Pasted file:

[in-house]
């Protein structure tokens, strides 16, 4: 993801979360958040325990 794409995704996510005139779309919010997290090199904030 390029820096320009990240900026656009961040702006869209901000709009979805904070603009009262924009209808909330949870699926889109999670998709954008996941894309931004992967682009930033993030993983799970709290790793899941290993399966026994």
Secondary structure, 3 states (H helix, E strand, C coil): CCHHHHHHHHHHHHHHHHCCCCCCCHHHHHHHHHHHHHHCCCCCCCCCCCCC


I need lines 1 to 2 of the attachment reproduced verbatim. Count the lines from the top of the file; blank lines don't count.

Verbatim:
[in-house]
């Protein structure tokens, strides 16, 4: 993801979360958040325990 794409995704996510005139779309919010997290090199904030 390029820096320009990240900026656009961040702006869209901000709009979805904070603009009262924009209808909330949870699926889109999670998709954008996941894309931004992967682009930033993030993983799970709290790793899941290993399966026994």